Task Scheduling for Multi-Access Edge Computing in IRS-Aided Vehicular Networks
Nei Kato, Professor, Fellow of Engineering Academy of Japan, IEEE, IEICE
Graduate School of Information Sciences, Tohoku University
Nei Kato is a full professor and the Dean with Graduate School of Information Sciences, Tohoku University. He has researched on computer networking, wireless mobile communications, satellite communications, ad hoc & sensor & mesh networks, UAV networks, smart grid, AI, IoT, Big Data, and pattern recognition. He has published more than 500 papers in prestigious peer-reviewed journals and conferences. He is the Director of Magazine of IEEE Communications Society. He served as the Vice-President (Member & Global Activities) of IEEE Communications Society (2018-2021), the Editor-in-Chief of IEEE Network Magazine(2015-2017), and the Editor-in-Chief of IEEE Transactions on Vehicular Technology (2017-2021). He is a Distinguished Lecturer of IEEE Communications Society and Vehicular Technology Society, a Fellow of the Engineering Academy of Japan, a Fellow of IEEE, and a Fellow of IEICE.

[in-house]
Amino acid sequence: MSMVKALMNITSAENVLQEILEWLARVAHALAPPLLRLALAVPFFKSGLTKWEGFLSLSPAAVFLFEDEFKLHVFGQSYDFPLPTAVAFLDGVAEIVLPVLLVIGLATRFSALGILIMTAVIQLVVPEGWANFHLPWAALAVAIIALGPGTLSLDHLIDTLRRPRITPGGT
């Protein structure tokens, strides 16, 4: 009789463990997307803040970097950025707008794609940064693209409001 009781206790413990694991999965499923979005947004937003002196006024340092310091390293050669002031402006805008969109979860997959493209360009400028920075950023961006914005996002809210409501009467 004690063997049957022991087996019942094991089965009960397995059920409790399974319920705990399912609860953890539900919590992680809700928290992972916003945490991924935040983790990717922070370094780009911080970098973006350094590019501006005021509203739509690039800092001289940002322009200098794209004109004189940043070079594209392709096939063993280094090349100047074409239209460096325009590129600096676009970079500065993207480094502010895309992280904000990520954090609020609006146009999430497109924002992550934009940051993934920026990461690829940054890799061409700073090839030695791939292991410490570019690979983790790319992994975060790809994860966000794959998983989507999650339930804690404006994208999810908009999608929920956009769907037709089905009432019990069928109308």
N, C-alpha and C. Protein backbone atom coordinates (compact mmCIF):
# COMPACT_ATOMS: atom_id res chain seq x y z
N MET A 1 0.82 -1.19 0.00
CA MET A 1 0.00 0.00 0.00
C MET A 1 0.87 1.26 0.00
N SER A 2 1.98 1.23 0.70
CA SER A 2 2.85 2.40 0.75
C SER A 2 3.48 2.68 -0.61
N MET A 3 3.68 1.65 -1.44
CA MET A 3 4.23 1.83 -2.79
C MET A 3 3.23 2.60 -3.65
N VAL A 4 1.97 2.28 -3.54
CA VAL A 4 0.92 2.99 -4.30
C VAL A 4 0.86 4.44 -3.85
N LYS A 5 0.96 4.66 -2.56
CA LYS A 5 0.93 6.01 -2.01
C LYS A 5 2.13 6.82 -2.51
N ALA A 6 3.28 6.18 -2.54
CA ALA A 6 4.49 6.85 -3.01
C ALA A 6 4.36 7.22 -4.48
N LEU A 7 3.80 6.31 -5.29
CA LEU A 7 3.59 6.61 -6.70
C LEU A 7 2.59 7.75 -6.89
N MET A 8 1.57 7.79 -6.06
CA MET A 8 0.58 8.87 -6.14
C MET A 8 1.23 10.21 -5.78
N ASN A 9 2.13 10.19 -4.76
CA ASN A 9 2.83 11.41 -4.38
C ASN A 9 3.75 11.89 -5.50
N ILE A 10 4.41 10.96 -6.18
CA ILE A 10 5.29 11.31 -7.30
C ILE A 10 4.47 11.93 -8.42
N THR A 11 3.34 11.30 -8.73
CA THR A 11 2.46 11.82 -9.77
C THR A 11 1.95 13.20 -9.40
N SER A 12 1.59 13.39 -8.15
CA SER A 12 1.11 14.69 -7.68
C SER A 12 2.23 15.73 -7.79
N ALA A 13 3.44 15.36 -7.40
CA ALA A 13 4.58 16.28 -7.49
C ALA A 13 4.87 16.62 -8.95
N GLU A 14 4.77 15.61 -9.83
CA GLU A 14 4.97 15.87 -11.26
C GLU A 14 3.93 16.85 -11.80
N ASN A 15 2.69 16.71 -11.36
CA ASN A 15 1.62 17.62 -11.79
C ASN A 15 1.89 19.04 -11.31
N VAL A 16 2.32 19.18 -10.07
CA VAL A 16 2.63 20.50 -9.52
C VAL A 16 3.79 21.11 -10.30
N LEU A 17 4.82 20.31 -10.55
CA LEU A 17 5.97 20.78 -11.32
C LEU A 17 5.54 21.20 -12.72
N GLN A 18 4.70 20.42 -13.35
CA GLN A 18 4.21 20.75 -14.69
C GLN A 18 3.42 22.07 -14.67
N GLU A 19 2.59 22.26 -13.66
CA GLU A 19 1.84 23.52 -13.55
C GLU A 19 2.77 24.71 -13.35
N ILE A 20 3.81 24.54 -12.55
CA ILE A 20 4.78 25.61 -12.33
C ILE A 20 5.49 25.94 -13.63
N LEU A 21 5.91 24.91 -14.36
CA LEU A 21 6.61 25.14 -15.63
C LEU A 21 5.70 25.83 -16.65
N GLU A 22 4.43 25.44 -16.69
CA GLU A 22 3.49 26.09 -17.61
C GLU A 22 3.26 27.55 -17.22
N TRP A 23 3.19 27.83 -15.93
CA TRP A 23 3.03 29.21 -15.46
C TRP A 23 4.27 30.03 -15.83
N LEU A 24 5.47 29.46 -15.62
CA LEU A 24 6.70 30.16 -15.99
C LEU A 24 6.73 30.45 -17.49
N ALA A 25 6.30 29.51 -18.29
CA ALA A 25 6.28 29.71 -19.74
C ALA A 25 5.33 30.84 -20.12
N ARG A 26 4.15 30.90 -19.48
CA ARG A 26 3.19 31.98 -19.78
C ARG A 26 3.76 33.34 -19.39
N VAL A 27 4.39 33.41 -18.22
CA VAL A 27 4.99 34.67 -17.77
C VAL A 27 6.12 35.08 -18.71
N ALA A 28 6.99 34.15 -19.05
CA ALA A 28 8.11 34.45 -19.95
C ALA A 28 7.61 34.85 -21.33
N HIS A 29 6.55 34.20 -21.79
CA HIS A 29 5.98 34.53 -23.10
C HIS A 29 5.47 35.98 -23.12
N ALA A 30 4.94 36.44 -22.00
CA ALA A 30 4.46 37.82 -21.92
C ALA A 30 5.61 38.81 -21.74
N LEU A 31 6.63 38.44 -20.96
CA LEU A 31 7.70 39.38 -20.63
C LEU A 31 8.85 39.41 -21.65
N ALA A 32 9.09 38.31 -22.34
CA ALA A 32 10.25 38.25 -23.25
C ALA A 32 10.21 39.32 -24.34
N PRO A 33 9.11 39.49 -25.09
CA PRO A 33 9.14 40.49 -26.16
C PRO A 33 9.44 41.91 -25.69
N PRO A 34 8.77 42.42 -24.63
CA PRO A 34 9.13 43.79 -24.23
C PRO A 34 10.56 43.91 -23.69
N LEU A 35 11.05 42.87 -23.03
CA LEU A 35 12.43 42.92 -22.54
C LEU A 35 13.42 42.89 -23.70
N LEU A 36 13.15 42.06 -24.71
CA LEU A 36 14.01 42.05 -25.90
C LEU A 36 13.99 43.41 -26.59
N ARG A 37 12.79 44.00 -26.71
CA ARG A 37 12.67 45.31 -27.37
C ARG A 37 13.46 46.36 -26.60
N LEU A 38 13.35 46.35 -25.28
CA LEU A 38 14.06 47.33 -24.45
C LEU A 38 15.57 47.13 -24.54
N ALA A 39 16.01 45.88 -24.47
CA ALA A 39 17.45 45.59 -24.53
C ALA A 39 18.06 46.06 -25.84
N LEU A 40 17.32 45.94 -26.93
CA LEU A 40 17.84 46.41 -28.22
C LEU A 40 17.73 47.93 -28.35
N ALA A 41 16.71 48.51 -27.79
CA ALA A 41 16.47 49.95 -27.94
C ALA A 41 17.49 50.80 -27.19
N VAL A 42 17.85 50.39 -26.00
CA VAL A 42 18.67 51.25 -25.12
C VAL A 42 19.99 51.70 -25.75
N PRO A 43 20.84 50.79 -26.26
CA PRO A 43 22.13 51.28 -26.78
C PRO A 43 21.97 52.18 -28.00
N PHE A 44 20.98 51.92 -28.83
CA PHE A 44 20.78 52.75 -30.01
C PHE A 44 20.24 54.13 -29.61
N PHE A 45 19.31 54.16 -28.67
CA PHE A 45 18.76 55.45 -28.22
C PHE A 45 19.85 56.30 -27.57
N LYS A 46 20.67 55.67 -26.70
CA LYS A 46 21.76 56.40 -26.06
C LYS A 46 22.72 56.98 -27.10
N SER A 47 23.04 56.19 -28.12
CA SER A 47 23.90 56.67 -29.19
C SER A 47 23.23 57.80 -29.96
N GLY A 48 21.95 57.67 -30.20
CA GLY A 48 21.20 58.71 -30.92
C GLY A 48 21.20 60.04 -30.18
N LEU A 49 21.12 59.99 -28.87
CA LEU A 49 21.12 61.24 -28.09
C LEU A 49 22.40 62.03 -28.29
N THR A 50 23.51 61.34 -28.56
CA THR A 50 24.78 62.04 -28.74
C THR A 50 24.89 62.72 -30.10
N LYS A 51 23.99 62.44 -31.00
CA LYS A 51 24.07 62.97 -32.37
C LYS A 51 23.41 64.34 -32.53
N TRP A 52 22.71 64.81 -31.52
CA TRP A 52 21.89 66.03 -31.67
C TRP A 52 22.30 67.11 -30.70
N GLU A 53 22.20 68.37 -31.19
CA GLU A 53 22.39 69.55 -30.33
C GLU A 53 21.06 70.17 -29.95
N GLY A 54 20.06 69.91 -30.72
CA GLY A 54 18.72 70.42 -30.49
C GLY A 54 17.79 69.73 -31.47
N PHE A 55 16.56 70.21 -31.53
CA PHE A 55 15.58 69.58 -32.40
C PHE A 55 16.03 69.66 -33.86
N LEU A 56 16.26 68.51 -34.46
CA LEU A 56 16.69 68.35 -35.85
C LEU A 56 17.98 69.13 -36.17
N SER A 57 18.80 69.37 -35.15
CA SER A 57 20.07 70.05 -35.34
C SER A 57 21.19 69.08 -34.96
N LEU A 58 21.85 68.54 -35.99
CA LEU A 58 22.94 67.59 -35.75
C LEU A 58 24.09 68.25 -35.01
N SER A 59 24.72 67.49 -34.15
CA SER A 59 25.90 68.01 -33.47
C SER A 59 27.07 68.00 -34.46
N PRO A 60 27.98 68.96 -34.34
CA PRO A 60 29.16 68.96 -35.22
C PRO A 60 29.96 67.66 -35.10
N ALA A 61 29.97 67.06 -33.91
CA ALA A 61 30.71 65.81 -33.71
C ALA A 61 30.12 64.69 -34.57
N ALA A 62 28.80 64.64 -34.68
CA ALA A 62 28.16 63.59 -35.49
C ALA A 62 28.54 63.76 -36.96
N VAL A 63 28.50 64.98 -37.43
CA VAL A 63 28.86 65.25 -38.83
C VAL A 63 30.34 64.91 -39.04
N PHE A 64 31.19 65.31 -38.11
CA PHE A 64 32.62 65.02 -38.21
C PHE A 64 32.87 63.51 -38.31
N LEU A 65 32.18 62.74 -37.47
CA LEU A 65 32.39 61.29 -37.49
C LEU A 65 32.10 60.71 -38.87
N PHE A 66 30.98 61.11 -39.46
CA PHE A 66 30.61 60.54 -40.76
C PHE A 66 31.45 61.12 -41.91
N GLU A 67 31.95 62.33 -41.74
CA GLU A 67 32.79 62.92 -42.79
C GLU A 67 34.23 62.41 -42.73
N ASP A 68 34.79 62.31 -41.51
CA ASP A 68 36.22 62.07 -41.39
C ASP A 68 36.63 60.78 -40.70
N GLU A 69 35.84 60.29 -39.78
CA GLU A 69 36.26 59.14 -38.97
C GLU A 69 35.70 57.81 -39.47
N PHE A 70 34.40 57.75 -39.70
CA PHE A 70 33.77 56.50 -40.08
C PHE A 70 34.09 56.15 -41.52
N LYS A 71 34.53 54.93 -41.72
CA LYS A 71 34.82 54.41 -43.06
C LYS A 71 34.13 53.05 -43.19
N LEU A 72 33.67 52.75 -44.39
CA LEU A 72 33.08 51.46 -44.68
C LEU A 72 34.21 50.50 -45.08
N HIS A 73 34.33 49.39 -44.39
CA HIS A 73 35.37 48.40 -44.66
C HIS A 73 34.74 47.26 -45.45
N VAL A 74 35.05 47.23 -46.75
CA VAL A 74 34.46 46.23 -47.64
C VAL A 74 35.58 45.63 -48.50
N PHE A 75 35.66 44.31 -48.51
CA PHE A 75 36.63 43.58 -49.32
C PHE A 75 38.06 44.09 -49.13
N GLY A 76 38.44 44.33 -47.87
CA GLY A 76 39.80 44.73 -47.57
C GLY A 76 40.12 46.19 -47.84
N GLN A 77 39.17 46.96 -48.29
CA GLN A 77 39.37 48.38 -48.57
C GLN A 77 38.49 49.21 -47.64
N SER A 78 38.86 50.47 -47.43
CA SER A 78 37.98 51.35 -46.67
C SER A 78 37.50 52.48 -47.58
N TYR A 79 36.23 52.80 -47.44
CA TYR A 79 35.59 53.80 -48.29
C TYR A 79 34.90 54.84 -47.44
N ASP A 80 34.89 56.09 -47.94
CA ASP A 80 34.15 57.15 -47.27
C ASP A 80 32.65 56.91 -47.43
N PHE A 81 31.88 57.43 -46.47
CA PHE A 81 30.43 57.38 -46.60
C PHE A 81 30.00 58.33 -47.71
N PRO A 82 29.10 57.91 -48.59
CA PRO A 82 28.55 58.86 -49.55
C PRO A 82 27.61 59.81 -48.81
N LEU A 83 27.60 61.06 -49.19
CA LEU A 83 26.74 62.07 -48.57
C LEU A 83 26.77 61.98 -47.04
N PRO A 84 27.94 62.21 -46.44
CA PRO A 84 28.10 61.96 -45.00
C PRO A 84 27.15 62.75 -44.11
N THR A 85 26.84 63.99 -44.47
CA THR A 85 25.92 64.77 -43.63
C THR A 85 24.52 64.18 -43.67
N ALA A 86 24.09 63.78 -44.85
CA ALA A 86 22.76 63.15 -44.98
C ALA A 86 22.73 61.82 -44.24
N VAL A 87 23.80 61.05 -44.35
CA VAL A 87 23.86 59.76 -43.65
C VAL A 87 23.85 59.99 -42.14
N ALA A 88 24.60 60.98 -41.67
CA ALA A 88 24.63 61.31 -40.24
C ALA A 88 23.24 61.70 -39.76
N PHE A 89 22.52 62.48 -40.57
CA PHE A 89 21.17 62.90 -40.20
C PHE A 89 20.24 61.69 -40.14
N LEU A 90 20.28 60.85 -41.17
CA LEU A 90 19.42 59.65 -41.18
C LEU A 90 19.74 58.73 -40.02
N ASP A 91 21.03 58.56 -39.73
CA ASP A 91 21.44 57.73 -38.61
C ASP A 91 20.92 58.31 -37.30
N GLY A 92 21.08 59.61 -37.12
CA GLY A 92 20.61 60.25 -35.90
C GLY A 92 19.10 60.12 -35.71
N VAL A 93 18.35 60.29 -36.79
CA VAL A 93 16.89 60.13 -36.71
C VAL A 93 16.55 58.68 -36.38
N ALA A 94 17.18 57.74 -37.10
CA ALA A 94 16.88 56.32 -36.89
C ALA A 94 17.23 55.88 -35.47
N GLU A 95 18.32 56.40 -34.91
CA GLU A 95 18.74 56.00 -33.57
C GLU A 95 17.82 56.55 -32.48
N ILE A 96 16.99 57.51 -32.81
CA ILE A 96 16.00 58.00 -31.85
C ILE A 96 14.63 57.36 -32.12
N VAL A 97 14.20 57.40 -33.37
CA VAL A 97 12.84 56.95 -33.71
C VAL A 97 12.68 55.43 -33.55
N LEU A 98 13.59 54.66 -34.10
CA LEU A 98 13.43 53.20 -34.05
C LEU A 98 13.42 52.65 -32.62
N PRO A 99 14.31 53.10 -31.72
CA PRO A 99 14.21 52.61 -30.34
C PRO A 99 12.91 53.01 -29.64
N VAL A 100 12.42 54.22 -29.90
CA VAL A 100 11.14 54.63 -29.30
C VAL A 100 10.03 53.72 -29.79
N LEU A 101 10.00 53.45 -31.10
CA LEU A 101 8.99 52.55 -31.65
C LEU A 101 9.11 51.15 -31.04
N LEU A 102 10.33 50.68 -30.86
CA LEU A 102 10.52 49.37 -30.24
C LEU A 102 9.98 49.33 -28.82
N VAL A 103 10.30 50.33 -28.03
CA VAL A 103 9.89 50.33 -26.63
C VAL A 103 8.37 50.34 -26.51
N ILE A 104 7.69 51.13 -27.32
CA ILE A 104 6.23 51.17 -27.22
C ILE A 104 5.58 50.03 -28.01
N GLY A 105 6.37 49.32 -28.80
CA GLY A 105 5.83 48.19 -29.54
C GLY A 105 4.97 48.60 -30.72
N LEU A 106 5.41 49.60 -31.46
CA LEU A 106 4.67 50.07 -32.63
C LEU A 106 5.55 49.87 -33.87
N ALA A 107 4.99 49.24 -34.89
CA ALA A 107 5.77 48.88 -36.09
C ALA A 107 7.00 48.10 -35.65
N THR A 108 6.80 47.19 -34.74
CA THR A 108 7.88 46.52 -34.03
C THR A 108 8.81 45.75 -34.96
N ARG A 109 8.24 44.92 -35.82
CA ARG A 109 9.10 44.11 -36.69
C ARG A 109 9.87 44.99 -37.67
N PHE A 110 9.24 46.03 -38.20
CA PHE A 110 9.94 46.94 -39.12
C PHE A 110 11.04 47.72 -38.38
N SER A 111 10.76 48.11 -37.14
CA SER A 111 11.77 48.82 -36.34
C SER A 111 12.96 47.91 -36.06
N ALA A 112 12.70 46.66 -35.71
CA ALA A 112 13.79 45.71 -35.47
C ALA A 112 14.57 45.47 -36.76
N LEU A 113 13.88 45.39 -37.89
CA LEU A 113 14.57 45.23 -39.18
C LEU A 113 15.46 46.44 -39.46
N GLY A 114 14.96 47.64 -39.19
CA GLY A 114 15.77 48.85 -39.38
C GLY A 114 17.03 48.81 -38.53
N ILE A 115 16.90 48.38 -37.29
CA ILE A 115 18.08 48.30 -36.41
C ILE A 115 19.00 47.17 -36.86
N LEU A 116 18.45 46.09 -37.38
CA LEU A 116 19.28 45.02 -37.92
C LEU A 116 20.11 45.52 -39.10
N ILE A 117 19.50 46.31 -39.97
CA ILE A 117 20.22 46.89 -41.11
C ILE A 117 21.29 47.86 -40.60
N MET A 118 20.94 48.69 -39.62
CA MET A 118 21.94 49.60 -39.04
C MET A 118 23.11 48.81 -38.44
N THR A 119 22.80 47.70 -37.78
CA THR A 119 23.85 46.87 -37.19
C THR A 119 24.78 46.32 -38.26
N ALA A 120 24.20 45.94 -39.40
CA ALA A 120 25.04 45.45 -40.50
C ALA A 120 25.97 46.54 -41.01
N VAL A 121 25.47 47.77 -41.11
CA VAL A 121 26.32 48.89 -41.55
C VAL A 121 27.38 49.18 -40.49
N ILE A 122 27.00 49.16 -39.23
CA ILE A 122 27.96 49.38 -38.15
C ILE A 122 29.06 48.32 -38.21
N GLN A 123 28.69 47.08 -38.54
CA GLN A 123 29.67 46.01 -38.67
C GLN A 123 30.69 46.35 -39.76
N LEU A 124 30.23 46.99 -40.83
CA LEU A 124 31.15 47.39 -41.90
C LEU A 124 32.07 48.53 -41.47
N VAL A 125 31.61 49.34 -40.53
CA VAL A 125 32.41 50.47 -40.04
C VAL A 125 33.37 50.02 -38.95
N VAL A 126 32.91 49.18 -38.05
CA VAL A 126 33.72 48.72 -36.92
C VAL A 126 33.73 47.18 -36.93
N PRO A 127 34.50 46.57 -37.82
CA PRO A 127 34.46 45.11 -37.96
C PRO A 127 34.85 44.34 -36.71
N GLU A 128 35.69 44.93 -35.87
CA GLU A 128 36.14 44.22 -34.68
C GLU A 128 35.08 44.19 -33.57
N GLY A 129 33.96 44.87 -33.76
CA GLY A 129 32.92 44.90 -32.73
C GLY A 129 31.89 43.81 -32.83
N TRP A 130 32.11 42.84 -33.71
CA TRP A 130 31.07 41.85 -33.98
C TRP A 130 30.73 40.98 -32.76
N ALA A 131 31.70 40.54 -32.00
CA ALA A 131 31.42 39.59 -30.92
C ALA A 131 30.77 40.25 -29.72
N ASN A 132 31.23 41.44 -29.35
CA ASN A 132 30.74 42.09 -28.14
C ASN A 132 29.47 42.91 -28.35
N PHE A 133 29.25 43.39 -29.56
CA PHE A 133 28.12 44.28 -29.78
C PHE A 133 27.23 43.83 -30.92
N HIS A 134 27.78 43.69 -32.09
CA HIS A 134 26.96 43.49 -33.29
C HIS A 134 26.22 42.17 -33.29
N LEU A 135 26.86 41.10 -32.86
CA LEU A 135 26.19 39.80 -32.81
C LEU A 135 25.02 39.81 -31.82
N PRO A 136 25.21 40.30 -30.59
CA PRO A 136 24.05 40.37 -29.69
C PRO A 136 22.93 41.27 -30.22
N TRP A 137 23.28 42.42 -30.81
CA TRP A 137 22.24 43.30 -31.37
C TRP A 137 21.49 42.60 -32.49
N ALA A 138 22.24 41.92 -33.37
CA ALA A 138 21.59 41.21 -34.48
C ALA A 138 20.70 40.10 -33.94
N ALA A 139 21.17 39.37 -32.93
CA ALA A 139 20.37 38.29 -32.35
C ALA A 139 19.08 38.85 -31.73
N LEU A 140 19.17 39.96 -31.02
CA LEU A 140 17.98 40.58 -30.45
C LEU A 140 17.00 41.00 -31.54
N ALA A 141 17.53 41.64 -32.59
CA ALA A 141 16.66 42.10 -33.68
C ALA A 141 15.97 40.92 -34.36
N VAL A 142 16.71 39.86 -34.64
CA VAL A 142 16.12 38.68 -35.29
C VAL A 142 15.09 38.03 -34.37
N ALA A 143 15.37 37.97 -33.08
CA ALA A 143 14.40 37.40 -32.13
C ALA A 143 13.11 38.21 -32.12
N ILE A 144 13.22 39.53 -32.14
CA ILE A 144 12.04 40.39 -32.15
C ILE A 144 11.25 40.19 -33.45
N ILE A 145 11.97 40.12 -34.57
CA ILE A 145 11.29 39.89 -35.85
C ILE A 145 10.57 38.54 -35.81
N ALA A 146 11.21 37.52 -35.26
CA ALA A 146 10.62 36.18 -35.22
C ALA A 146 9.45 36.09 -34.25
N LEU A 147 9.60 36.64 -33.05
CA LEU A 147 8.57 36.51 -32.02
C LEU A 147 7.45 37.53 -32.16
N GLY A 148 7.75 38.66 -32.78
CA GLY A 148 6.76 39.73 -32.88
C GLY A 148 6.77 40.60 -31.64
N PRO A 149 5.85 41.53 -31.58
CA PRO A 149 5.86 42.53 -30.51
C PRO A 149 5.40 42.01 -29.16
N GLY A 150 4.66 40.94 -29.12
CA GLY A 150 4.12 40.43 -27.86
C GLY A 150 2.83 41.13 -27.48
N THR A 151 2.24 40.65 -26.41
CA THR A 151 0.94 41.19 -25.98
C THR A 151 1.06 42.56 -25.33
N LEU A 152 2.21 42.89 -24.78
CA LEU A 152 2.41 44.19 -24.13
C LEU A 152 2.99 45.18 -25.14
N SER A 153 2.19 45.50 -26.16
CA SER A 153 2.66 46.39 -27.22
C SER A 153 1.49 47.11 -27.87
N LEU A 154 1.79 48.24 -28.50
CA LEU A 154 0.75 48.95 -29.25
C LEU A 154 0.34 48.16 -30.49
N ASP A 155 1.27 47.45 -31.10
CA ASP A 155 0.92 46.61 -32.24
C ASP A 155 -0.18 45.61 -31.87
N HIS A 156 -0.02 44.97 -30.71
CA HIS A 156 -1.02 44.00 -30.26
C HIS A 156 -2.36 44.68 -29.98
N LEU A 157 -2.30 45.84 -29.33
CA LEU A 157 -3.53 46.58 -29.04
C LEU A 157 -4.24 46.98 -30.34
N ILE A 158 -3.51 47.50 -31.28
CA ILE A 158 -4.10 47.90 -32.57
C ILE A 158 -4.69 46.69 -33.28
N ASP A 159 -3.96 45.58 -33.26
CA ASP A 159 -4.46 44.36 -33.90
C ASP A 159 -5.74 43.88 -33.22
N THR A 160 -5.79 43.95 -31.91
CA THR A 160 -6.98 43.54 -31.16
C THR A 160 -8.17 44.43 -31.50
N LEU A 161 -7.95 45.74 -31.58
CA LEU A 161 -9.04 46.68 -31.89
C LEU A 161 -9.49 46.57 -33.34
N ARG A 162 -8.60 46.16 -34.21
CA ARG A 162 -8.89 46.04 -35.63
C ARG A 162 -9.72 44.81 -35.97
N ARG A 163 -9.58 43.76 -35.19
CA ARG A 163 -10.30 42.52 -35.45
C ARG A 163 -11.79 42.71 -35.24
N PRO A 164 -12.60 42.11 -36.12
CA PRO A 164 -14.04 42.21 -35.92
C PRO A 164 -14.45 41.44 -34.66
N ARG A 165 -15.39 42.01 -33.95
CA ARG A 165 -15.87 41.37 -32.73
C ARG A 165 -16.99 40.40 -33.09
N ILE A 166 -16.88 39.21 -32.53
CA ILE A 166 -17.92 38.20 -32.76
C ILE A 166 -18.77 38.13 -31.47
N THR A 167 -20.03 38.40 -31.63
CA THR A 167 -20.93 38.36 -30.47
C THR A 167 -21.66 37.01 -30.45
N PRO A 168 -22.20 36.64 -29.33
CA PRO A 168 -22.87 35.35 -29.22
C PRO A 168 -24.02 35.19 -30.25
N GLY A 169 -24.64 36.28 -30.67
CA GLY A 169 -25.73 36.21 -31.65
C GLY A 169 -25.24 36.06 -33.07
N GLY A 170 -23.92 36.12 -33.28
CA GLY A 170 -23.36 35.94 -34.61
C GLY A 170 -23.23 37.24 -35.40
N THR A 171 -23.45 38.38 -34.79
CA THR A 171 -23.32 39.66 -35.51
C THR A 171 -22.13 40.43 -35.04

Abstract: Multi-access Edge Computing (MEC) has played an important role in realizing intelligent beyond 5G (B5G) vehicular networks. The computation tasks of intelligent applications can be offloaded to and processed by near-end-user MEC servers to meet strict latency requirements. However, the latency of provided services is dependent on MEC processor scheduling and millimeter wave (mmWave) transmission conditions for the urban B5G vehicular networks. To alleviate the mmWave signal attenuation caused by buildings, Intelligent Reflecting Surface (IRS) has been regarded as efficient and prospective infrastructure. In this paper, we study the IRS-aided MEC-served vehicular networks and analyze the relationship between computation resource allocation and offloading policy at an intersection. Considering the vehicle mobility patterns, transmission conditions, and task sizes, we optimize the task scheduling by improving the allocation of limited processors and IRS resource. Moreover, the mutual interference among concurrent transmissions is taken into account. In this presentation, by assuming the moving directions available, a dynamic task scheduling algorithm is presented which considers both the communications and computations. The simulation results illustrate that the new scheme outperforms benchmark methods in terms of task offloading rate, computing rate, and finish rate for the IRS-aided MEC-served vehicular networks.